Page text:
Eight employees of the Netflix show, House of Cards, accused actor Kevin Spacey of sexual harassment, and assault. One of the young men said:
"The low-level staffer recalled being assigned to pick Spacey up for an on-location shoot outside of Baltimore. As they were approaching the set, Spacey while behind the wheel “put his hands down the production assistant’s pants.”
“I was in a state of shock,” he said. “He was a man in a very powerful position on the show and I was someone very low on the totem pole and on the food chain there.”
Once they arrived, he escorted Spacey to his trailer with his belongings. In the trailer, the production assistant alleges that Spacey cornered him and blocked the exit.
“I told him, ‘I don’t think I’m ok with this, I don’t think I’m comfortable with this,'” the production assistant said. That’s when the actor became “visibly flustered,” fled the trailer, got in his car and left for the remainder of the day, according to the production assistant."
This narrative of a male victim of the sexual advances of a predatory homosexual man is typical. The advent of the Gay Rights movement at the height of its agenda manifesting as law, devoid of its moral contradictions, has created an acceptance of weakness supplanting decisive actions to protect boys from these men. The men who prey now have an out: denial. They have been relying on the naysayers against the relationship between pedophiles, and homosexuality, as a way of being 'afraid of homosexuals'. In the real world, this has foolish a belief to intake. It is a deadly mistake. The victims are everywhere lost in the mess of being compliant, of being accepting, or pretending.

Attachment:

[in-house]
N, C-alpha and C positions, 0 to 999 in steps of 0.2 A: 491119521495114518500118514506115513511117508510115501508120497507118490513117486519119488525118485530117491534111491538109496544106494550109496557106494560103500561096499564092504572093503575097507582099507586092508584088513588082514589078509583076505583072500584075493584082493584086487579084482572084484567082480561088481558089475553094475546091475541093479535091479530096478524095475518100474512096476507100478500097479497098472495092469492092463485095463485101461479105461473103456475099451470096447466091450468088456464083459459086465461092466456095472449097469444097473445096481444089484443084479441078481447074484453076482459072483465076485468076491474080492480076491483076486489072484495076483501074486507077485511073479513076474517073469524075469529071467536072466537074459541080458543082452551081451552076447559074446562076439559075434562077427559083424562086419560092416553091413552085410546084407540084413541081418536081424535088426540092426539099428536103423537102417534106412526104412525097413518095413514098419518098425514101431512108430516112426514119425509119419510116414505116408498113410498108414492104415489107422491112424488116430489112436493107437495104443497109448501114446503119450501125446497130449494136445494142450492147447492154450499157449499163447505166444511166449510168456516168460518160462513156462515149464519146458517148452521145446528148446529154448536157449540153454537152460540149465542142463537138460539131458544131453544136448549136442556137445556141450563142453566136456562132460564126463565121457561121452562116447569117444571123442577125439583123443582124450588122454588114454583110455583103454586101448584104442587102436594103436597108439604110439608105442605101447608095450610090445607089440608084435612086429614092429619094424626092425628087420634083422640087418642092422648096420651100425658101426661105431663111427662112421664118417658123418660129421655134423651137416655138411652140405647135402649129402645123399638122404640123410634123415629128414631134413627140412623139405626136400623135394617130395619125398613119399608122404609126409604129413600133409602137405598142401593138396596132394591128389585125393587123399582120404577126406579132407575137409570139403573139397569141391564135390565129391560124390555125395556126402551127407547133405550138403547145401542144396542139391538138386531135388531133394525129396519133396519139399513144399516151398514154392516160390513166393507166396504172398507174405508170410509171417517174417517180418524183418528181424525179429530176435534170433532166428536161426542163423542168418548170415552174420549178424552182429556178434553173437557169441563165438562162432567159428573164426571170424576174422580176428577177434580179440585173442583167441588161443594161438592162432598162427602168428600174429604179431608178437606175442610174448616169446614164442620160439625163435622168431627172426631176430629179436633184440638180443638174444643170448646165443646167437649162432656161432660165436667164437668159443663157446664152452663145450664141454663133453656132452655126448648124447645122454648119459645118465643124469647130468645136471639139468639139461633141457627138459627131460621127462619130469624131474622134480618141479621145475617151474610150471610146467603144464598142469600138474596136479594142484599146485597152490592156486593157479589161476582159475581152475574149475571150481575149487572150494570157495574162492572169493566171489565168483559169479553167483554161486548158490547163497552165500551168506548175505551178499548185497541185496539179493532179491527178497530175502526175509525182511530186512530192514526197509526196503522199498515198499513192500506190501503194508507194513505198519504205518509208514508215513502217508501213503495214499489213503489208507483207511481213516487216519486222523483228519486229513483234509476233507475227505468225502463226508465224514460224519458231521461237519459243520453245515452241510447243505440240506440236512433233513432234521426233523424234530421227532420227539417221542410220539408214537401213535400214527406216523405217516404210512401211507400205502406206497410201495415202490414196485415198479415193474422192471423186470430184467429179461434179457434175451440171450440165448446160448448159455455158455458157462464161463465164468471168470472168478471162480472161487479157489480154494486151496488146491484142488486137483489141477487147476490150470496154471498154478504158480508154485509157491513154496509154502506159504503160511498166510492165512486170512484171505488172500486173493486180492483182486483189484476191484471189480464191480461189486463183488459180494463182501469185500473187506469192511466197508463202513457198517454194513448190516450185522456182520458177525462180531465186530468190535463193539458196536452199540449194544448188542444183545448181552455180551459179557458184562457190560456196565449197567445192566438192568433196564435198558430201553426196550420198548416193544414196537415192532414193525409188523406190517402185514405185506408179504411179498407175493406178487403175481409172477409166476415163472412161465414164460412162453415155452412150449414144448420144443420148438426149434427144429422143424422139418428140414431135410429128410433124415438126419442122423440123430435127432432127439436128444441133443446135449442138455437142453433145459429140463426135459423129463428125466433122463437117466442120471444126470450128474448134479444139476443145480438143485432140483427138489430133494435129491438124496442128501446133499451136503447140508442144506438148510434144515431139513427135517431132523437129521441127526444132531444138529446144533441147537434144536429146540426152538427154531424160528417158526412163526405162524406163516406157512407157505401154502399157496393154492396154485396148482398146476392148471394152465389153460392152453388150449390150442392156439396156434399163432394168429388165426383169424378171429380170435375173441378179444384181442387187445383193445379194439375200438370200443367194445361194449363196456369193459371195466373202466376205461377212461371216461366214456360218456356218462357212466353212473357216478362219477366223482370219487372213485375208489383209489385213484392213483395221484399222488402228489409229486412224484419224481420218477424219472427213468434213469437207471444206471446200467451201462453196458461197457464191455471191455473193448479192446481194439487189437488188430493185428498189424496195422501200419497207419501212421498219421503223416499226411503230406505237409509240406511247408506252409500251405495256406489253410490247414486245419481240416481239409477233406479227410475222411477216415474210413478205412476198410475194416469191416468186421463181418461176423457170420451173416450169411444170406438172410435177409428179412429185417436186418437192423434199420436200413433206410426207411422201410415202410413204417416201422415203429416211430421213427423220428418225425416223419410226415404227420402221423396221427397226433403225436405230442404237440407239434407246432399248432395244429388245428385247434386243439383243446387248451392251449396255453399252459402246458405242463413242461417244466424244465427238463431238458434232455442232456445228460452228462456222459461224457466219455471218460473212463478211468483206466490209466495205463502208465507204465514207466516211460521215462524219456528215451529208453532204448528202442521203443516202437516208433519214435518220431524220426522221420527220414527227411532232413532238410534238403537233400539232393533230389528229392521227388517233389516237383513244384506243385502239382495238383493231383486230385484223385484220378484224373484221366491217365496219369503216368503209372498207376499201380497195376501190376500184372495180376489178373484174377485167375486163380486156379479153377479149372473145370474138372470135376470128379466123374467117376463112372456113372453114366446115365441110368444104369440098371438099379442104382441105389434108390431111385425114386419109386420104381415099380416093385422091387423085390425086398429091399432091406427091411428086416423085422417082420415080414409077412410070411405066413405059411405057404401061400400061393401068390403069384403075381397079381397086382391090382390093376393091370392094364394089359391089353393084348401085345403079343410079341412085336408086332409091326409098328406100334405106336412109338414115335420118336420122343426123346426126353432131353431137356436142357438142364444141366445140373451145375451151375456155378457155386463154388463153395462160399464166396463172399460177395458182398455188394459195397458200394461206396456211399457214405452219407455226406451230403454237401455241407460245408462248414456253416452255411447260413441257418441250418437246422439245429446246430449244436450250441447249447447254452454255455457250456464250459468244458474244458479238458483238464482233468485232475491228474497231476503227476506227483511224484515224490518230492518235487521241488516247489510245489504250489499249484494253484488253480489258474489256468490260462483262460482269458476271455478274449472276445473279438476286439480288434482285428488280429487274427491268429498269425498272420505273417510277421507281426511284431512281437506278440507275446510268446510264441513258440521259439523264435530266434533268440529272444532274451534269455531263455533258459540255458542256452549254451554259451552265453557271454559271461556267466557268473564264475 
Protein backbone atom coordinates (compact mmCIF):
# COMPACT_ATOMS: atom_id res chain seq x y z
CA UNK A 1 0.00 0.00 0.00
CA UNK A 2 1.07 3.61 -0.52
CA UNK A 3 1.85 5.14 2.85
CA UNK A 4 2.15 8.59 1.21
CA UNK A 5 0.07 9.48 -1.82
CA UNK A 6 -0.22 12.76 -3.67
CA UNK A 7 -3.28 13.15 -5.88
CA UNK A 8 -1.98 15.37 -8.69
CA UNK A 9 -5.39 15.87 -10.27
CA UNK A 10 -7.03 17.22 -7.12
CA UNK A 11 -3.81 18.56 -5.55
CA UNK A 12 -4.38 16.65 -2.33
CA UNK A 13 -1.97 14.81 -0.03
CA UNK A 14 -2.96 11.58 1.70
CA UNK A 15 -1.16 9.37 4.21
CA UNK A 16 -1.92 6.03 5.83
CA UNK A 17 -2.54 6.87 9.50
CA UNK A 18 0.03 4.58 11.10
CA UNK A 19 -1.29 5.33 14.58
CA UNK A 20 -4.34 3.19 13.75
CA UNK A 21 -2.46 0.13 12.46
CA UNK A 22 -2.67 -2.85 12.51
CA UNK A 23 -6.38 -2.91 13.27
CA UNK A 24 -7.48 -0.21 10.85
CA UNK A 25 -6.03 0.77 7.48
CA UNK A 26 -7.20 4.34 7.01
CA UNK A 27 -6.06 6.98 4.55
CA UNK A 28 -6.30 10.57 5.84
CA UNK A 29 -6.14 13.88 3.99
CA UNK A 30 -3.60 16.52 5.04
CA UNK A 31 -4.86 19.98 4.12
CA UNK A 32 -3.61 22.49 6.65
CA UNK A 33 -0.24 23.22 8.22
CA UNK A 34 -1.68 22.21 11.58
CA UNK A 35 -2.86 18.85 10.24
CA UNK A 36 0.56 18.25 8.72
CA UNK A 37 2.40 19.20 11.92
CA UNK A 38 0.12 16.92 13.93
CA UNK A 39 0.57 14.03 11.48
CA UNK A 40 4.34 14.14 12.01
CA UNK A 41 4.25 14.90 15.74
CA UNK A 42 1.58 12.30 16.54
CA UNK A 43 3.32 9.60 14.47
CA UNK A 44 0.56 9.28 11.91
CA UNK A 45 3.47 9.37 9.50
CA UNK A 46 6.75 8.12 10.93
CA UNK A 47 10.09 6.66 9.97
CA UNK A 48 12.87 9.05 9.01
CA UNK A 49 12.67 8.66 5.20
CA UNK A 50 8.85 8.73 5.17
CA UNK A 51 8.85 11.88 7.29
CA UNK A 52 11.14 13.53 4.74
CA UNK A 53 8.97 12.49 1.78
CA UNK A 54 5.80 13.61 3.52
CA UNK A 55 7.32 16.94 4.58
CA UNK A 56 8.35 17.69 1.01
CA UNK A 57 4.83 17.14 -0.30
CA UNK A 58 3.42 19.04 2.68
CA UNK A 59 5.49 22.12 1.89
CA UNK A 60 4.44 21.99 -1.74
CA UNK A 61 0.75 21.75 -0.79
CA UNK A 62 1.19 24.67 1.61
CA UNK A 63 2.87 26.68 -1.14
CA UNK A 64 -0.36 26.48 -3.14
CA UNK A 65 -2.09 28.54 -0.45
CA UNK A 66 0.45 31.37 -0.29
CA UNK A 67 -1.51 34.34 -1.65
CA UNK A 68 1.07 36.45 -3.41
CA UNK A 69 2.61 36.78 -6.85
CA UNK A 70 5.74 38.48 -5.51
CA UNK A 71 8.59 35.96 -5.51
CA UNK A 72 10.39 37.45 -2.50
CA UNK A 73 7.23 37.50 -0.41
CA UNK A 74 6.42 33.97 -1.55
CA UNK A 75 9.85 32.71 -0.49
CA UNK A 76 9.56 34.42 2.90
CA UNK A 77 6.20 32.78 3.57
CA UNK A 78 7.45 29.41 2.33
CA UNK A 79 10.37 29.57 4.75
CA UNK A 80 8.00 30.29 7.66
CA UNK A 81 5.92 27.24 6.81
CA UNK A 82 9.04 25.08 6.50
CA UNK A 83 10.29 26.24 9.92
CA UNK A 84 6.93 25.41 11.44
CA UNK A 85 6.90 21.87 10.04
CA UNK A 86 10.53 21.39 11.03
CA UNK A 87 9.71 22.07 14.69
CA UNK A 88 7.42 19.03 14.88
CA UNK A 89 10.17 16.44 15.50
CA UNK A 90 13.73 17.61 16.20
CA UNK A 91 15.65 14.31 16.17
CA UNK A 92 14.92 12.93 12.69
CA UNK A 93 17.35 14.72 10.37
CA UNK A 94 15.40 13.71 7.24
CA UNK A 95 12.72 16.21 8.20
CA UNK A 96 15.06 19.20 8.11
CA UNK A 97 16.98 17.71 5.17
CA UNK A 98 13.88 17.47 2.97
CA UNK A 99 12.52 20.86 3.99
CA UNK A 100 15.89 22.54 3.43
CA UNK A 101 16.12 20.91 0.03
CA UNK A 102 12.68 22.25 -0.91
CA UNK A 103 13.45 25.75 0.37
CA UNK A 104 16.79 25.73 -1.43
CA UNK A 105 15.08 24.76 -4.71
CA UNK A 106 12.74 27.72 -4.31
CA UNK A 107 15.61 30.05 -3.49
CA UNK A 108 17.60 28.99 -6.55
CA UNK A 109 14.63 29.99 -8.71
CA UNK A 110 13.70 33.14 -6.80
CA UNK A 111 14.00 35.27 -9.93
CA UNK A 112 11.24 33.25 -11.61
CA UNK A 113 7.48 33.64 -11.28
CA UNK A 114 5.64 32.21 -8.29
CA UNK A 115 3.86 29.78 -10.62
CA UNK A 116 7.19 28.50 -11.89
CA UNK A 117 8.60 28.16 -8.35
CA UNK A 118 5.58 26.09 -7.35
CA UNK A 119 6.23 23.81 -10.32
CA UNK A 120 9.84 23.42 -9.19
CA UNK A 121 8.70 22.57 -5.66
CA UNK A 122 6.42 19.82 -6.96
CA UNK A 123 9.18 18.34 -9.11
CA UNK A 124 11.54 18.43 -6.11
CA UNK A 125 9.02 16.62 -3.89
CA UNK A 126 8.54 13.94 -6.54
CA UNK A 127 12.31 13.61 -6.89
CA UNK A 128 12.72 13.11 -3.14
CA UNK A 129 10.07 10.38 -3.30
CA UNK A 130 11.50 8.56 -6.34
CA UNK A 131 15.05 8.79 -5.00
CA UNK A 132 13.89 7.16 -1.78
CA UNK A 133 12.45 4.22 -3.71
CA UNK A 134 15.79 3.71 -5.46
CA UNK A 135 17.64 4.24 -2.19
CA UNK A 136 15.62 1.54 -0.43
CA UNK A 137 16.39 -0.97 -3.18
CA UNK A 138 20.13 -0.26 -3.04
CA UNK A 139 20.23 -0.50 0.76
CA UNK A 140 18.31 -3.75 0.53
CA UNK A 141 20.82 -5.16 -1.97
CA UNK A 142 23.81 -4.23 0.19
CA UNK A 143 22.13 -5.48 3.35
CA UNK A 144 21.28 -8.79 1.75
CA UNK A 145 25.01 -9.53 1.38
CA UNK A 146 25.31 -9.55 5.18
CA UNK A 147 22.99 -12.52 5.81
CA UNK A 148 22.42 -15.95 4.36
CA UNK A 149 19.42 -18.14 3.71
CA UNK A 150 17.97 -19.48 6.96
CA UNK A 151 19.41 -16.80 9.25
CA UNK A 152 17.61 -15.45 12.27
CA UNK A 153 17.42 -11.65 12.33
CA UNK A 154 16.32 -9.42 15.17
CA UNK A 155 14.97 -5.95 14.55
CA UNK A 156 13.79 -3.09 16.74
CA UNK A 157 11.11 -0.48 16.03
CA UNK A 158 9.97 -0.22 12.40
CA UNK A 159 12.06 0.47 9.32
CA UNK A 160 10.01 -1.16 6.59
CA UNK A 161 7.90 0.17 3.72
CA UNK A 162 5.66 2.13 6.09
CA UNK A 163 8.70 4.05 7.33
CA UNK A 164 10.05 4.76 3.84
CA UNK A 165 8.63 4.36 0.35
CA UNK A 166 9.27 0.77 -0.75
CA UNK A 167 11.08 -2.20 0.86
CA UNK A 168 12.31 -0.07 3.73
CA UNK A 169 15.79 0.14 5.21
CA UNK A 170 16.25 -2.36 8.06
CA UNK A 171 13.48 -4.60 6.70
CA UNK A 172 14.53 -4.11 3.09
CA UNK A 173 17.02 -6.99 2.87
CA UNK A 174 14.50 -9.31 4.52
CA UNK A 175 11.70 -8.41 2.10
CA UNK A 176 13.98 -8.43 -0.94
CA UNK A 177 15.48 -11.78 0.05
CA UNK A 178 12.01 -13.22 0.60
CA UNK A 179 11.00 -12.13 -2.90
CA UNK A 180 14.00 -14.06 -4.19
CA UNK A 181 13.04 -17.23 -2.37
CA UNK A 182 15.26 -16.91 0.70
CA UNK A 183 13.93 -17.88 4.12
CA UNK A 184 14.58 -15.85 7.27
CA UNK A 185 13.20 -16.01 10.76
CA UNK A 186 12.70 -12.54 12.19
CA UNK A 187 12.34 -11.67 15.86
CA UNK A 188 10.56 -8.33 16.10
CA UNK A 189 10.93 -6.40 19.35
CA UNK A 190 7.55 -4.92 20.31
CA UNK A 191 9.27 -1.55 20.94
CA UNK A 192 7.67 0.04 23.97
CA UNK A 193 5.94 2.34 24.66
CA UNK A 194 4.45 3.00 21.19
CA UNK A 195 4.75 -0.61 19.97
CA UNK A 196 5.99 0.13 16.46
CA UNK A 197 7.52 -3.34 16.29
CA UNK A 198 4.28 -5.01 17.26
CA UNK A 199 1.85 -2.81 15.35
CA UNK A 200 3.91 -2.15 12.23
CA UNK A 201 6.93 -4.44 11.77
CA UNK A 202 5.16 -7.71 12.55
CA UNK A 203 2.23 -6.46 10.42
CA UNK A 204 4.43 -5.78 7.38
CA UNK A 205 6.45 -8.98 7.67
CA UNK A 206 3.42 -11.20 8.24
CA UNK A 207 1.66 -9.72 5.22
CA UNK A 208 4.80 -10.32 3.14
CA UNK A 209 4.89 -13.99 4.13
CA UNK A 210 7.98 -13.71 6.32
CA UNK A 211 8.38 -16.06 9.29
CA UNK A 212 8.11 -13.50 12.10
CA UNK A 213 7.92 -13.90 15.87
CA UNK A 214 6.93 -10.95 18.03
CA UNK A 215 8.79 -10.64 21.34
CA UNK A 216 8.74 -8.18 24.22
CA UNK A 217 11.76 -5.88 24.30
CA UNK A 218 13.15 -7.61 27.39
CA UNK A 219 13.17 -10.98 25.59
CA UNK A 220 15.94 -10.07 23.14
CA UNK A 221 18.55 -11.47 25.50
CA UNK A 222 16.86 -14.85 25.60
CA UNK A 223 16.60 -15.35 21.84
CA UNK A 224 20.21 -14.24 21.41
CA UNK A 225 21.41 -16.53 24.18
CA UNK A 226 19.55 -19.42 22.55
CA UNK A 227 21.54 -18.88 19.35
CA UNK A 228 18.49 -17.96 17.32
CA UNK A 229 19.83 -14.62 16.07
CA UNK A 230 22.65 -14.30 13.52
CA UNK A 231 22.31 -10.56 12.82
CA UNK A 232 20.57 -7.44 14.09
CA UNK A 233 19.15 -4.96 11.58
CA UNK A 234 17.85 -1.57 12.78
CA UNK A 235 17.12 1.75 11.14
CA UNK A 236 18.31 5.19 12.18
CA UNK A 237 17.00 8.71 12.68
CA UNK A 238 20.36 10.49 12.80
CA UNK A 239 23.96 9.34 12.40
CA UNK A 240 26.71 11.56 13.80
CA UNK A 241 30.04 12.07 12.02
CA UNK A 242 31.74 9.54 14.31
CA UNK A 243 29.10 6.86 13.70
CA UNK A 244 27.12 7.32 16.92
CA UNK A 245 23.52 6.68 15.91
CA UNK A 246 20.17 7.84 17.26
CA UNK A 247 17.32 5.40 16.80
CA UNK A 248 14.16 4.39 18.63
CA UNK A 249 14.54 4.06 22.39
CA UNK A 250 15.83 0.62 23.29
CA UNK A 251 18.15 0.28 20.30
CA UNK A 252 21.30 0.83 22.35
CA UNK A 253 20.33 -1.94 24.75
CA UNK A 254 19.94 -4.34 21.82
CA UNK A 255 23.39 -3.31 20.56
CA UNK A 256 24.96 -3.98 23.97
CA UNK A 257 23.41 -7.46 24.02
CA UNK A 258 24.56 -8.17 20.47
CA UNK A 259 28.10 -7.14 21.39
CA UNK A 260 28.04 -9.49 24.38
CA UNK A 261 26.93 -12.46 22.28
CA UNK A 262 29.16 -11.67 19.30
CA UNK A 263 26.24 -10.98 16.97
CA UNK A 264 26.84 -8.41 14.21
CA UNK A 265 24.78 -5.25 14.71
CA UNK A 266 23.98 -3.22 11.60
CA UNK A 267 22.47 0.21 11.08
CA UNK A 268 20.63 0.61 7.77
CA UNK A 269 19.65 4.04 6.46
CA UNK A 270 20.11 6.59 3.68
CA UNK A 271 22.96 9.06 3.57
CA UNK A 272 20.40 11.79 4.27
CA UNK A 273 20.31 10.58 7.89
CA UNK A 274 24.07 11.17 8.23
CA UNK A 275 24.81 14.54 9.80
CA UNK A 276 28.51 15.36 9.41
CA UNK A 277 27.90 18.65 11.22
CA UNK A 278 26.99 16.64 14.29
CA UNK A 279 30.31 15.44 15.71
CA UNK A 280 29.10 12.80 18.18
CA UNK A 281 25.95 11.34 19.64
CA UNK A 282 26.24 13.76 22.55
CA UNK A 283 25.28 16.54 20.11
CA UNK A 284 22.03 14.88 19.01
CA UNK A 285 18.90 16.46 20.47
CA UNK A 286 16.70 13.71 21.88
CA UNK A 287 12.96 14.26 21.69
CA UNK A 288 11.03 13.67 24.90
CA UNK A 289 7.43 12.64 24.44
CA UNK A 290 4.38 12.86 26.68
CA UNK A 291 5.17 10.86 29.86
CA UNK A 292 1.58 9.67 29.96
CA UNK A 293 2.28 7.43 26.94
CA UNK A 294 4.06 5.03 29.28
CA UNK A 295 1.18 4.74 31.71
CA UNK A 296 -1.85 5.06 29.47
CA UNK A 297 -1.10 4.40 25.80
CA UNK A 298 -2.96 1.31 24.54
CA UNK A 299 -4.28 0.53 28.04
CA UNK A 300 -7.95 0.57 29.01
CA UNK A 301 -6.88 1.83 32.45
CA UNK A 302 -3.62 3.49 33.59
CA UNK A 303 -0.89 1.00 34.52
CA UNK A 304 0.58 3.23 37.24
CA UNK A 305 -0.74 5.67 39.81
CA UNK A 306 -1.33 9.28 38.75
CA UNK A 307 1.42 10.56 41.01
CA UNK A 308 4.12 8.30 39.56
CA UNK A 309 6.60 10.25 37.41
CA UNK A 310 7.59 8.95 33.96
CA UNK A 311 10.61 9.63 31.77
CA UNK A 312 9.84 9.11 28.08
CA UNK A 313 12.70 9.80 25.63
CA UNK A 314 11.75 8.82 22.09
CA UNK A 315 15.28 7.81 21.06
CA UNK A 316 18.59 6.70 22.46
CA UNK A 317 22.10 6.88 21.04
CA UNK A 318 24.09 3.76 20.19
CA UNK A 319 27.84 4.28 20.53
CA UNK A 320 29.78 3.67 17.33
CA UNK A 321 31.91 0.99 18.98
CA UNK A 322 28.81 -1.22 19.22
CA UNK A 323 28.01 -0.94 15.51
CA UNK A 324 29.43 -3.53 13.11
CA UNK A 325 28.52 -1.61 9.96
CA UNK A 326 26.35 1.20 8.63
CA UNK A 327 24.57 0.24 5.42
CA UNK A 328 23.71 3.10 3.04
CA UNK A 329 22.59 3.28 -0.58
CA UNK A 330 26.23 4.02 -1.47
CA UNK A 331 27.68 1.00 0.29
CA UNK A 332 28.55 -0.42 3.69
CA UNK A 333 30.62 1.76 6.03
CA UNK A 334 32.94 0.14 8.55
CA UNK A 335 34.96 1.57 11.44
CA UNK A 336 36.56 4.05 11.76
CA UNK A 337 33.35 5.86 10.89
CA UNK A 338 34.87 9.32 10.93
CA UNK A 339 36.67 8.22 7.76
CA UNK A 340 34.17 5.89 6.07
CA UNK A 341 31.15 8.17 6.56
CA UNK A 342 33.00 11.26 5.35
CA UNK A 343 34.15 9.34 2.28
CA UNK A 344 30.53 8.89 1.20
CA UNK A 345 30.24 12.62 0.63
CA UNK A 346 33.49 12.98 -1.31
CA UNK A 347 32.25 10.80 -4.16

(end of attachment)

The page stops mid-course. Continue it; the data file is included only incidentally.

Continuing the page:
The hard question: "how do we protect our children?" is lost in the Western quest to be tolerant, as the potential victims are being persuaded to allow almost anything, thus creating more vulnerable victims unable to protect themselves effectively.
Shamed on national television, one of my favorite actors, is being told on by the young boys, and men he was used to getting his way with. This narrative of a male victim of the sexual advances of a predatory homosexual man is typical. With a populace pretending there is no connection between pedophiles and homosexuality and the national fear of Gay activists, the responsibility to protect virginity and vulnerability is without the question: "How do we protect the innocent?" This edict is far from the lexicon of adulthood, of parenting.
"How do we teach children to defend themselves against predators looking for boys to have sex?"
What is currently passing for sage advice is fundamentally unstructured with no strength of character. It is all in the words of one of the victims I've laid before you to read and ponder:
The above mentioned boy's way of getting out and away from Kevin Spacey worked, but it reflected the very weakness of men like this, and centuries ago in ancient Greece and Rome with a similar climate, men like this could manipulate feelings and fear, and have their way. But, many men, true men, would have taught their sons deadly arts that would have left Spacey with a pencil in the soft tissue of an ear, or worse. The father of a boy who'd defended himself thus would step in, at this point, and take on the law in the most logical of ways to protect his son from the system of thought that pretends this reality does not exist.
Gregory E. Woods, Keeper of Stories 11/8/17
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